Collaborative argumentation and justifications: A statistical discourse analysis of online discussions

Jingyan LU , Ming Ming CHIU, Wai Ying Nancy LAW

Research output: Contribution to journalArticles

22 Citations (Scopus)

Abstract

As justifications (such as evidence or explanations) are central to productive argumentation, this study examines how the discourse moves of students engaged in collaborative learning are related to their justifications during computer mediated communication (CMC). Twenty-four students posted 131 messages on Knowledge Forum, an online collaborative learning environment. These messages were coded and analyzed with a multiple outcome, multilevel logit, vector autoregression. When students disagreed or made claims, they were more likely to use evidence. After a student made an alternative claim, the next student posting a message was less likely to use evidence. When students made claims, disagreed, disagreed with other's justifications, or read more messages, they were more likely to use explanations. Boys were more likely than girls to make new claims. Together, these results suggest that discourse moves and sequences are linked to justifications on online forums. Copyright © 2010 Elsevier Ltd.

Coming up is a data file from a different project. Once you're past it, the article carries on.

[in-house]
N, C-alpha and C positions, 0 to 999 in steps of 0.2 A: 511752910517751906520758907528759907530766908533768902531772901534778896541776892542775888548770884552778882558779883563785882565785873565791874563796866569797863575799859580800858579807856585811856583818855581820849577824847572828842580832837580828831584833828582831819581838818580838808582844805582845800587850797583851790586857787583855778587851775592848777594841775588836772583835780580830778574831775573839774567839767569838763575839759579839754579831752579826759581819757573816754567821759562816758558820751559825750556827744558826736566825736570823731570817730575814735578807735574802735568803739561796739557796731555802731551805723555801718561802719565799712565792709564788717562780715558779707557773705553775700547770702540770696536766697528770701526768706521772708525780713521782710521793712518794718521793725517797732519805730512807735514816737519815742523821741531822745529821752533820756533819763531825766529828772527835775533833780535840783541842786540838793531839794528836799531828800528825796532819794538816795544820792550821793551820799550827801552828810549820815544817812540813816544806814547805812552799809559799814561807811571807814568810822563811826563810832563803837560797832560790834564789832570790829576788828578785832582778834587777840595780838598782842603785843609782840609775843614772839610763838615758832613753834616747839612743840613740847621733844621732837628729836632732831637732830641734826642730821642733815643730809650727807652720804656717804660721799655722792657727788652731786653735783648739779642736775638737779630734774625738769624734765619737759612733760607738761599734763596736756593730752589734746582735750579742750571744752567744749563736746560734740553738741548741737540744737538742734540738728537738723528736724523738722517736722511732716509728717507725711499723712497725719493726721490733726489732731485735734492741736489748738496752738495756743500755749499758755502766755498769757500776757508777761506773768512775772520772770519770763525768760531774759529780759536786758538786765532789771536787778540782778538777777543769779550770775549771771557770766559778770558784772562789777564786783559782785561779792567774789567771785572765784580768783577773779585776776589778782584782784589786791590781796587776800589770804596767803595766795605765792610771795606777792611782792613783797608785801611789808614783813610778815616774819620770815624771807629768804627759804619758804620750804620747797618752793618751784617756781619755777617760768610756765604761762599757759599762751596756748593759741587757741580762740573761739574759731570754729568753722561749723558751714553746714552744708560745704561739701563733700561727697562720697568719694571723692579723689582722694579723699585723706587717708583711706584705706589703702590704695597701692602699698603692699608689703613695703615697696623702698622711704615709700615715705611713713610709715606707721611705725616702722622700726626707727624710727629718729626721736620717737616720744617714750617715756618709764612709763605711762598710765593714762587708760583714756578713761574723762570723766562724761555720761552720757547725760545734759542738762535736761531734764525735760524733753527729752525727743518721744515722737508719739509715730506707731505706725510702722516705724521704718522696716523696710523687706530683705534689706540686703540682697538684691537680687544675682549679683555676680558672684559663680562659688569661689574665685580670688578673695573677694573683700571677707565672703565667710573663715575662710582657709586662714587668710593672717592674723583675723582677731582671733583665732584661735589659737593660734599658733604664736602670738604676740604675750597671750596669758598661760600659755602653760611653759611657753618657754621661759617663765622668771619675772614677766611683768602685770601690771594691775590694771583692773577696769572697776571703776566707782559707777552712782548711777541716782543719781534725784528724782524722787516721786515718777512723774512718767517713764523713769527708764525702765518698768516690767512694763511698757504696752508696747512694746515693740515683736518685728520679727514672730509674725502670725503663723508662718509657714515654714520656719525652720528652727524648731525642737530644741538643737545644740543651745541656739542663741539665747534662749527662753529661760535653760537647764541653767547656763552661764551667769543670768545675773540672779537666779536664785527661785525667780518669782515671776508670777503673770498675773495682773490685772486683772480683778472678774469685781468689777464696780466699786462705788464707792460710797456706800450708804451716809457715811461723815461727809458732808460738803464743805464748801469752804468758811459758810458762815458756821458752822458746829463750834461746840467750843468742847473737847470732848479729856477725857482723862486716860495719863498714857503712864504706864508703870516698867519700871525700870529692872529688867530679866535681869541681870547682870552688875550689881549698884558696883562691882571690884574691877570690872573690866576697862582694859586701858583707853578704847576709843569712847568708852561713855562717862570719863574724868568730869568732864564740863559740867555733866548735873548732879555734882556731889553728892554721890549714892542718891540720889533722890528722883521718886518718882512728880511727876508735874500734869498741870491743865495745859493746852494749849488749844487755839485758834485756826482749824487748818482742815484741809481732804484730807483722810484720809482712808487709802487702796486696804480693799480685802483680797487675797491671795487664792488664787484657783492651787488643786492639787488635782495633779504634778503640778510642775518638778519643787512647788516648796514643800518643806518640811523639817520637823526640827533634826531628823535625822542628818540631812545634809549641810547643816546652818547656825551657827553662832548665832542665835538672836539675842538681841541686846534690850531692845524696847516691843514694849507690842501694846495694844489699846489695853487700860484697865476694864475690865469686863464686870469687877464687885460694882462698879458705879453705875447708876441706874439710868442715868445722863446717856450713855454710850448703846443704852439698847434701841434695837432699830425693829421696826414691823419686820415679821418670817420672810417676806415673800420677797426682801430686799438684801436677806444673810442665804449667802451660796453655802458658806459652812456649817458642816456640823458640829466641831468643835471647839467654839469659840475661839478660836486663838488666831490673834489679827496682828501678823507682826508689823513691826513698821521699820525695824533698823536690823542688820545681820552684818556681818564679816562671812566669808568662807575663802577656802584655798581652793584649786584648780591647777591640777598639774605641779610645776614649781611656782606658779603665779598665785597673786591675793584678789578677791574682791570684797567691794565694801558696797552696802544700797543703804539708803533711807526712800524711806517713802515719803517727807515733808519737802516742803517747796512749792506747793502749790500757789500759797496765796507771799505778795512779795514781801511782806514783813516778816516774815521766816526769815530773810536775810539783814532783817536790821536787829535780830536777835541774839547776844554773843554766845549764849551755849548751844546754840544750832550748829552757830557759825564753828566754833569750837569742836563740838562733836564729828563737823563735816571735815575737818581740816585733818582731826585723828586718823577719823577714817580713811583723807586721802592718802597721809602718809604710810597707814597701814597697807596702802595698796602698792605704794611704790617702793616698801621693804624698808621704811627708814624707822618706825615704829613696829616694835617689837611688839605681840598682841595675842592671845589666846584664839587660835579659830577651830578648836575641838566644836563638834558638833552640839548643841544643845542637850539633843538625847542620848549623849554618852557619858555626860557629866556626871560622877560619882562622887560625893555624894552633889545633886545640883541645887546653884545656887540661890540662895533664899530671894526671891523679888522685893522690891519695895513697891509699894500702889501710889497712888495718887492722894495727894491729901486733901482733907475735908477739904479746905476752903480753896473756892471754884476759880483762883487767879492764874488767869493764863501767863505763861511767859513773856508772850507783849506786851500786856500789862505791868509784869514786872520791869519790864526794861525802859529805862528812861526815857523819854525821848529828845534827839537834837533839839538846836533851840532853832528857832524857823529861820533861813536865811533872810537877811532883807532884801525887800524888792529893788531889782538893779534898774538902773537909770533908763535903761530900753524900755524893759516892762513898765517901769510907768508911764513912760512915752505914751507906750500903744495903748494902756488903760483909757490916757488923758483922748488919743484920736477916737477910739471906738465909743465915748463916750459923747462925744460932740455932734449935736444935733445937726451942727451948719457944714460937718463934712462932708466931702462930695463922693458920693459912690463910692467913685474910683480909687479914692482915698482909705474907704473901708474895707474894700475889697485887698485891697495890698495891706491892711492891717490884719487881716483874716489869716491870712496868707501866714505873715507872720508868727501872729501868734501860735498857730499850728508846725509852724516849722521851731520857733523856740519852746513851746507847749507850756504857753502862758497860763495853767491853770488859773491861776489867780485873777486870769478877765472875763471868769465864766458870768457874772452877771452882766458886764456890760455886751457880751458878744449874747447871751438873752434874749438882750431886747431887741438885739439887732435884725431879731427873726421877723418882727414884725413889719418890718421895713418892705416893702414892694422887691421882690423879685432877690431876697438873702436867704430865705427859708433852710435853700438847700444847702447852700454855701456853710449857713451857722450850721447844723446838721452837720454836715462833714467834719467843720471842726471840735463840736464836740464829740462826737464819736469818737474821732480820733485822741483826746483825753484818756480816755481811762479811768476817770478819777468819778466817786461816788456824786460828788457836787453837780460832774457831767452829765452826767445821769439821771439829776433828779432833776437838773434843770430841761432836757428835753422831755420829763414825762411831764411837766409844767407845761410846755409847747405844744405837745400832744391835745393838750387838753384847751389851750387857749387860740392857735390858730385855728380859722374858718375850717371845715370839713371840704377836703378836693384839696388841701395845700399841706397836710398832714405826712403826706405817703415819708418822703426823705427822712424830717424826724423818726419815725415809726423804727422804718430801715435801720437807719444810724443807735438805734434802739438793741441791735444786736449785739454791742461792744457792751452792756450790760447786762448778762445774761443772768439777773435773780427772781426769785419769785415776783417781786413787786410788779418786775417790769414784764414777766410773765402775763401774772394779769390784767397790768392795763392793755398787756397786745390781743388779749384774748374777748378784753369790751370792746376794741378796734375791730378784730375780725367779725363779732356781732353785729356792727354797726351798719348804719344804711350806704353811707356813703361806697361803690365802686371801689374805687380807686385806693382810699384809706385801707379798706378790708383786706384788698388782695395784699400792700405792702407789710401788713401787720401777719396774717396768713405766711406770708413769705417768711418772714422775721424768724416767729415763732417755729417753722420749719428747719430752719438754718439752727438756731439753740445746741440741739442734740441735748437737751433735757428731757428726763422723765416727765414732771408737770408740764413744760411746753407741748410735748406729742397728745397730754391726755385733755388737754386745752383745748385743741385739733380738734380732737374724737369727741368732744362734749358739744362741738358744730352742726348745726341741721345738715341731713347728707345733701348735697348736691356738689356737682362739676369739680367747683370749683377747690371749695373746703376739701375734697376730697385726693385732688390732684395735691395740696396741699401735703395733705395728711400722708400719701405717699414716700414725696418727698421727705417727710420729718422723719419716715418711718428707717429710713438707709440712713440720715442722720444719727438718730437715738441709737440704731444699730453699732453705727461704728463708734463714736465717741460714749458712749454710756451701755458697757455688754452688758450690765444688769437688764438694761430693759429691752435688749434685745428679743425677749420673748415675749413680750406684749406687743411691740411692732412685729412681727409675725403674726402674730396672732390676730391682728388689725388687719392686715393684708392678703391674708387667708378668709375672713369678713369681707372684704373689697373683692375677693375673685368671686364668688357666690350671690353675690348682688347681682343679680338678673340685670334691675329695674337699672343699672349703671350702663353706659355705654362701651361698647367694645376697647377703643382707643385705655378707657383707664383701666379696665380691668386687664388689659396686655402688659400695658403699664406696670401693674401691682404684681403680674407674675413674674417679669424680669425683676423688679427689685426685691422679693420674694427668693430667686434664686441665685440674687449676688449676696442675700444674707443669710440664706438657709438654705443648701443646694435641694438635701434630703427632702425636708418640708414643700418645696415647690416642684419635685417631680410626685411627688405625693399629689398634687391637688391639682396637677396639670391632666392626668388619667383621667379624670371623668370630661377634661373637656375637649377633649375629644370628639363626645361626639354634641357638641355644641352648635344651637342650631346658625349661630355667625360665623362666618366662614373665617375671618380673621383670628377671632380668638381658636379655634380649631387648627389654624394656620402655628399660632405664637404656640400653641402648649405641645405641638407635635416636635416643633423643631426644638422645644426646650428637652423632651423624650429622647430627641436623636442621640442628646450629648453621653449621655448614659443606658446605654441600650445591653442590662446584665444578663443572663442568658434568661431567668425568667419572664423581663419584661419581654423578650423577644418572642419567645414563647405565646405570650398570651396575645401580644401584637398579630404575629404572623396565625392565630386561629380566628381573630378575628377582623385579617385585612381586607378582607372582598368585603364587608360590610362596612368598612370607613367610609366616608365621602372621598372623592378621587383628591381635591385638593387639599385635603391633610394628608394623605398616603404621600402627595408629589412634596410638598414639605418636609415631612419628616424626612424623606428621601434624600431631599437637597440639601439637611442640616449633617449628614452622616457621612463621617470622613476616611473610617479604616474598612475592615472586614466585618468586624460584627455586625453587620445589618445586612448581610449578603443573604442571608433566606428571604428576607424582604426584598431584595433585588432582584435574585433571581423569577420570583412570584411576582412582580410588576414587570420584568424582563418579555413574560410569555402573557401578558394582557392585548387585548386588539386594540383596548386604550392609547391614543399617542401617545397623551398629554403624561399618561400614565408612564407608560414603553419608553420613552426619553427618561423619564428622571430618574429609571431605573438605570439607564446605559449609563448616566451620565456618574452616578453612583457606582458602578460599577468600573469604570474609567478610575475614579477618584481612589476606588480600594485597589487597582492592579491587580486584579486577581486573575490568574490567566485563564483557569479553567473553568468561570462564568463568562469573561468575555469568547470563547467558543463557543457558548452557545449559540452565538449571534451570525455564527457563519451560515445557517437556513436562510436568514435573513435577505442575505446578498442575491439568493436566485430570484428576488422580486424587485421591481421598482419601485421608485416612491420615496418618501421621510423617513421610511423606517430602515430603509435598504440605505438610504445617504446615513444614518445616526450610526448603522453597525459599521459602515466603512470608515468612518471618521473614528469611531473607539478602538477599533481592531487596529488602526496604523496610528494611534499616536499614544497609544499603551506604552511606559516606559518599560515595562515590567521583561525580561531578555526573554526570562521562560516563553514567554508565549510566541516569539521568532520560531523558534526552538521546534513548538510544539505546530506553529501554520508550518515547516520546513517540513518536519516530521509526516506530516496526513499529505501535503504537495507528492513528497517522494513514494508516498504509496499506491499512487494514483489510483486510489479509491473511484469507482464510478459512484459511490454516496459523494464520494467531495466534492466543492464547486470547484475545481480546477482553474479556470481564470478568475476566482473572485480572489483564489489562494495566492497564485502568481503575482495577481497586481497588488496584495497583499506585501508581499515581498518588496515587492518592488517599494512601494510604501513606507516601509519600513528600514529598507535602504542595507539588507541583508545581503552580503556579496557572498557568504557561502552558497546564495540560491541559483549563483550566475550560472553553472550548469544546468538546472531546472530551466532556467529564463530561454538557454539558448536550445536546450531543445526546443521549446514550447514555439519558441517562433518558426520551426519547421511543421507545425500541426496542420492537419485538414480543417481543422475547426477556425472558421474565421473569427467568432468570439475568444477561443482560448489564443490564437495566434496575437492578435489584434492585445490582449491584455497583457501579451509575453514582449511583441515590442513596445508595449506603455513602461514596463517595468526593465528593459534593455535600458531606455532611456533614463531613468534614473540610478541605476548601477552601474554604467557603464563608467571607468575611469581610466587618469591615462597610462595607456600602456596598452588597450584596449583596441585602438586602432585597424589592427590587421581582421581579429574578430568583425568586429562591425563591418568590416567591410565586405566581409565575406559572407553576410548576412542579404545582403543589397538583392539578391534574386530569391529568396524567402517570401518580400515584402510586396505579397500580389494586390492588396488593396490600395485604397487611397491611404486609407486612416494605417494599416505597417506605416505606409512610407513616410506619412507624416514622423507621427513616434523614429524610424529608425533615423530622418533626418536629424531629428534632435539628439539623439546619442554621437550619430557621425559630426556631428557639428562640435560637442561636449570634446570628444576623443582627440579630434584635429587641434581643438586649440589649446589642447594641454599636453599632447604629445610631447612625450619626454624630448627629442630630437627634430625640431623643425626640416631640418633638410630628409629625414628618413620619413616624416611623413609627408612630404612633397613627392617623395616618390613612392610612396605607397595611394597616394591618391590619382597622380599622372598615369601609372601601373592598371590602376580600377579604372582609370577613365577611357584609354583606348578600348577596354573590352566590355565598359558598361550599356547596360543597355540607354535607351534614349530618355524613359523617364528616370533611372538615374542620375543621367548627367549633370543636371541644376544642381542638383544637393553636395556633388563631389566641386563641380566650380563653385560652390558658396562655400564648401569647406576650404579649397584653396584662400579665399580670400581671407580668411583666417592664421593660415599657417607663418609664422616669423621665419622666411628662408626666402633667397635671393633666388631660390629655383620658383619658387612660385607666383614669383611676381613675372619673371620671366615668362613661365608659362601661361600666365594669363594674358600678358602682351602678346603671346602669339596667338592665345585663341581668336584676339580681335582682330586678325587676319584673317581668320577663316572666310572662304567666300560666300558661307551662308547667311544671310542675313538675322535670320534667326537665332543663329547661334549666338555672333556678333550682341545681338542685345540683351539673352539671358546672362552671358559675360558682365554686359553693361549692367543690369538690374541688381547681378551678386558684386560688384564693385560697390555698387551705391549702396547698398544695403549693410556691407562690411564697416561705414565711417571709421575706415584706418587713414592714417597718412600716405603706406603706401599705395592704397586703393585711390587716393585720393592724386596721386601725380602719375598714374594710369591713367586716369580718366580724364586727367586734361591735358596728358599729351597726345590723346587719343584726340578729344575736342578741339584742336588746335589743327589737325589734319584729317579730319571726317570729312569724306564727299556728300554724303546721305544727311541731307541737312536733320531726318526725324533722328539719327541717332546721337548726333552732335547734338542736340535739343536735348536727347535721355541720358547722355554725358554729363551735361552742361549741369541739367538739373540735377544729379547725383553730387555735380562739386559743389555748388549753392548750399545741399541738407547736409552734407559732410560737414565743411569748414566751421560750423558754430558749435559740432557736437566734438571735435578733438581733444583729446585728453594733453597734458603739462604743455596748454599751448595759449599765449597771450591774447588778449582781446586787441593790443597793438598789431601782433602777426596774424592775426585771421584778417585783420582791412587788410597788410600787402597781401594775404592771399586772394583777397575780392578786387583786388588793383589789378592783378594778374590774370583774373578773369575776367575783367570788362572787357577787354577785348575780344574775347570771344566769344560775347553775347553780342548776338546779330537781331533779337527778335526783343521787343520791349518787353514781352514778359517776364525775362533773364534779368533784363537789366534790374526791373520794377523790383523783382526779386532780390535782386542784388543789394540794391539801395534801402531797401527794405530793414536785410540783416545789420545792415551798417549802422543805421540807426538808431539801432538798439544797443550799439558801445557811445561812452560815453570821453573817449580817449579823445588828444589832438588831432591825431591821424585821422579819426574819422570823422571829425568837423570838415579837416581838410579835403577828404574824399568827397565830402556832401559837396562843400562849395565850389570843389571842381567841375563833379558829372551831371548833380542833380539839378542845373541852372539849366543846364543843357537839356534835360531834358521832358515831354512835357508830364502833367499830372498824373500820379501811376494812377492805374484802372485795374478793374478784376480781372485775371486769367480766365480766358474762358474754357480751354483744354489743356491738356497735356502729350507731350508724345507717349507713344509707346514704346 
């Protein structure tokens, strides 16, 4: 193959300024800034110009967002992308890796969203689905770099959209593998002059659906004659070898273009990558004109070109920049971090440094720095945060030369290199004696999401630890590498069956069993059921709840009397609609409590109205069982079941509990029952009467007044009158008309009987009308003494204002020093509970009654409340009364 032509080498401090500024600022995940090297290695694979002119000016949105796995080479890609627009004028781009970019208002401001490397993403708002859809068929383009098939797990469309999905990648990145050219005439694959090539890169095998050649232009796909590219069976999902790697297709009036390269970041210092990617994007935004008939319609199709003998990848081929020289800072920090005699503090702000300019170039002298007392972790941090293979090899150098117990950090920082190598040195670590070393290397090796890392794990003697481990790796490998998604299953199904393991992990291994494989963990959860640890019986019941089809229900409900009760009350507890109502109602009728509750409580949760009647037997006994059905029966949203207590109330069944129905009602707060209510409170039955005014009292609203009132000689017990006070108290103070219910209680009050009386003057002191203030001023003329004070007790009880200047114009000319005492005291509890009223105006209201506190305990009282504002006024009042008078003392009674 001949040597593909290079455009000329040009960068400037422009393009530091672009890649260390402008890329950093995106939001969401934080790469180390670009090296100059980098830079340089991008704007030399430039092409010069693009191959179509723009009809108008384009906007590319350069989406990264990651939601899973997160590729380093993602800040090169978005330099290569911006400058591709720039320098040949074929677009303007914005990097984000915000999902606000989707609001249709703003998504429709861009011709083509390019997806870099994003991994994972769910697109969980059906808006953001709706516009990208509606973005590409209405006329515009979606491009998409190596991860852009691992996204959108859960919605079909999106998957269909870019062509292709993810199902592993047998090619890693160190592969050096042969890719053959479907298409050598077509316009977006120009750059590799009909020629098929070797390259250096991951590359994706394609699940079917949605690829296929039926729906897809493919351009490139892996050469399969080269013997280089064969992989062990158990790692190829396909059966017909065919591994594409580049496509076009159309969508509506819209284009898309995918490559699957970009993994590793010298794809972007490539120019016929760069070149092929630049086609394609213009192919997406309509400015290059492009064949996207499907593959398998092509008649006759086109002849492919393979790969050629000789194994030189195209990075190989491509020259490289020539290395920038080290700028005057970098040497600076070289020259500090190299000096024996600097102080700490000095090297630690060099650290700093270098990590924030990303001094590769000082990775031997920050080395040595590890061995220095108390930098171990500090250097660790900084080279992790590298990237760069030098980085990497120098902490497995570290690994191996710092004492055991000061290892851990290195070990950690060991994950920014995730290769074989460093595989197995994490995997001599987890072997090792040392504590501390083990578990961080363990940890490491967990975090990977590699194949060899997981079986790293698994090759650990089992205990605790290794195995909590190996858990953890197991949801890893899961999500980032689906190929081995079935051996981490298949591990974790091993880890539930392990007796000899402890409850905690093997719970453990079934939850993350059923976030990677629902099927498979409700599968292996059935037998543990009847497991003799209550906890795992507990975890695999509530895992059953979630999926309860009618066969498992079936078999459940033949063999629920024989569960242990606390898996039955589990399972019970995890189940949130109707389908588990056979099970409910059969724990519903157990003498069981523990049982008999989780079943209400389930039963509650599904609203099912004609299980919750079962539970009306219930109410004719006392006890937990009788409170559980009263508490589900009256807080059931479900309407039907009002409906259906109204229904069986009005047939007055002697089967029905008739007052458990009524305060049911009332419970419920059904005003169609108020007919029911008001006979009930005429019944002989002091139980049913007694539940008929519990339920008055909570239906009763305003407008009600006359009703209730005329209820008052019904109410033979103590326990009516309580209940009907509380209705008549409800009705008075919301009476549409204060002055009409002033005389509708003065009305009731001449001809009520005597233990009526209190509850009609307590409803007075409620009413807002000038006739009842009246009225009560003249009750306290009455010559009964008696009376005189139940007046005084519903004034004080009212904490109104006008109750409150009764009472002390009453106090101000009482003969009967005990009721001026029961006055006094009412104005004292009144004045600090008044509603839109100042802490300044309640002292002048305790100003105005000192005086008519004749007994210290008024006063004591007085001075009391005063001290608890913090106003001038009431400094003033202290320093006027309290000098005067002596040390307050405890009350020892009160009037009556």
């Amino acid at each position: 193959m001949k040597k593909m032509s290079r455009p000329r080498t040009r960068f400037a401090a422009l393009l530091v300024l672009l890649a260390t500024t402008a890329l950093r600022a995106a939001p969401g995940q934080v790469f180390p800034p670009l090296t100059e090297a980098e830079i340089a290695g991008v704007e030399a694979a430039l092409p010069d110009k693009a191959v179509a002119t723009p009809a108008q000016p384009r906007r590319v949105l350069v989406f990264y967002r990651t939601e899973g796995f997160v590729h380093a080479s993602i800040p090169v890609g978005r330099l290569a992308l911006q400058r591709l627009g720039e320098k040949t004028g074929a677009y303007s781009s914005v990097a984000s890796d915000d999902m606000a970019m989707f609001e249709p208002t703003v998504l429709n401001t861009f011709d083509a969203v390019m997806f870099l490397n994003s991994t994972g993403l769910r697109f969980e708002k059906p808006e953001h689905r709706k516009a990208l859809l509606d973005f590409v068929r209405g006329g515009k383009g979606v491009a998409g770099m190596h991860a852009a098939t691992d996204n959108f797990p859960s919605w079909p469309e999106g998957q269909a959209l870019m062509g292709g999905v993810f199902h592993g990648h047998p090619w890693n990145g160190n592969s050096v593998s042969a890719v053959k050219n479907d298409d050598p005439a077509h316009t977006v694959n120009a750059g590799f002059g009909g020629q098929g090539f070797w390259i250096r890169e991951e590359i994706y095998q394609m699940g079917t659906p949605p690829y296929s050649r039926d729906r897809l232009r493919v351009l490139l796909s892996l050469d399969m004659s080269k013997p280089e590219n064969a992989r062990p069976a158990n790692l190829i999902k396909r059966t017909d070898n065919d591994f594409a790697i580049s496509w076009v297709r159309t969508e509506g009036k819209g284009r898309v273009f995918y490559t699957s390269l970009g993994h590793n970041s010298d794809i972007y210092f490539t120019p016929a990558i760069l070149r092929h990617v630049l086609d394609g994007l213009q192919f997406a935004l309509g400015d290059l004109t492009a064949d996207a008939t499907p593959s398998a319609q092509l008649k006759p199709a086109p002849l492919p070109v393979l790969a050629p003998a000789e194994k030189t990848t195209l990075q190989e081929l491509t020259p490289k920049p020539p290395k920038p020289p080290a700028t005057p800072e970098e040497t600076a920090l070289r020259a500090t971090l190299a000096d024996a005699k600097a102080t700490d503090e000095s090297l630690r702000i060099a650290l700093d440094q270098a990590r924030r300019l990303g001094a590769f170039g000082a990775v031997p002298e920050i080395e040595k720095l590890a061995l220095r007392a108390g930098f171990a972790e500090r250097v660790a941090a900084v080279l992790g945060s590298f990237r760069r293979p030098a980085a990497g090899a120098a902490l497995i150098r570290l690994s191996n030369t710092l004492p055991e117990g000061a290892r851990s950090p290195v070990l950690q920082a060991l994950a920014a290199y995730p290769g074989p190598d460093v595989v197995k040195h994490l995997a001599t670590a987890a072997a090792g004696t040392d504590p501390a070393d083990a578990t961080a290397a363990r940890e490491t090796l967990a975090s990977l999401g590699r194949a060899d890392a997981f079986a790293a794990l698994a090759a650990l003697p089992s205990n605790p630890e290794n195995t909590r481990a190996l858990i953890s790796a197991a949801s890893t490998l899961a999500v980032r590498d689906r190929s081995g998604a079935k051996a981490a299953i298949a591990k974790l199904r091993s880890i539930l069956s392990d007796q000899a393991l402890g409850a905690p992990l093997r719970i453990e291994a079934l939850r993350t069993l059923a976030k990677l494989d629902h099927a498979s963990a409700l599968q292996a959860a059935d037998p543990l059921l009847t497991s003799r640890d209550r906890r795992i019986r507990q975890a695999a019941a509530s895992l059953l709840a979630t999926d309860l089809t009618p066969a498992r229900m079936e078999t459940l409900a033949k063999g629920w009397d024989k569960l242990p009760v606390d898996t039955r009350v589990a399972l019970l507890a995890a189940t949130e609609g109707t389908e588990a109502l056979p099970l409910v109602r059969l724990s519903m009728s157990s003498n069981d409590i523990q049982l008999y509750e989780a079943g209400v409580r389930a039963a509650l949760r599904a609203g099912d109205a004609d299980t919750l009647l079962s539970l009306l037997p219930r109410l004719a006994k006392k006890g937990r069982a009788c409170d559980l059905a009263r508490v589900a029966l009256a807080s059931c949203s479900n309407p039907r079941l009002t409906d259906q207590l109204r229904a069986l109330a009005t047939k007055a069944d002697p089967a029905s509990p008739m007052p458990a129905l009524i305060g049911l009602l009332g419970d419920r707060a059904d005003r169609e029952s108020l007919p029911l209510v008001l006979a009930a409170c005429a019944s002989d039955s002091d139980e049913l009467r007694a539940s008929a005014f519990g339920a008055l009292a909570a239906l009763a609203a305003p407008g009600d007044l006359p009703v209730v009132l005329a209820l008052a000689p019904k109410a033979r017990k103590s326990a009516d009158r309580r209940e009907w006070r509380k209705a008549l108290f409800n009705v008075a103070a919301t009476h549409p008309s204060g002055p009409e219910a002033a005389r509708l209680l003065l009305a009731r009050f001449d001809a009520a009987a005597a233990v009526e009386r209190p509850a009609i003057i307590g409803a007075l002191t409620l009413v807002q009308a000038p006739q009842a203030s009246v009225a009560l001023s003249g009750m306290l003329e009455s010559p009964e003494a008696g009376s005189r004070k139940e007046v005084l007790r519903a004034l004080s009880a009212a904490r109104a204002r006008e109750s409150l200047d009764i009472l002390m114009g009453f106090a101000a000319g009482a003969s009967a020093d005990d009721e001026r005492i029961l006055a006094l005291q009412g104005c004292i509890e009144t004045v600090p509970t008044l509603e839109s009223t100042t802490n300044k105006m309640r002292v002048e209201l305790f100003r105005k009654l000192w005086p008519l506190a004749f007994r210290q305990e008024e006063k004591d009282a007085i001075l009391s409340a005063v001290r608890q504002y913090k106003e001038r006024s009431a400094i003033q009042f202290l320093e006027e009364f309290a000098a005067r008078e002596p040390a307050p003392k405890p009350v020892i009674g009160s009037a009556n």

Original languageEnglish
Pages (from-to)946-955
JournalComputers in Human Behavior
Volume27
Issue number2
DOIs
Publication statusPublished - Mar 2011

Citation

Lu, J., Chiu, M. M., & Law, N. W. Y. (2011). Collaborative argumentation and justifications: A statistical discourse analysis of online discussions. Computers in Human Behavior, 27(2), 946-955.

Keywords

  • Computer mediated communication
  • Argumentation
  • Justification
  • Collaborative learning
  • Discourse analysis

Fingerprint Dive into the research topics of 'Collaborative argumentation and justifications: A statistical discourse analysis of online discussions'. Together they form a unique fingerprint.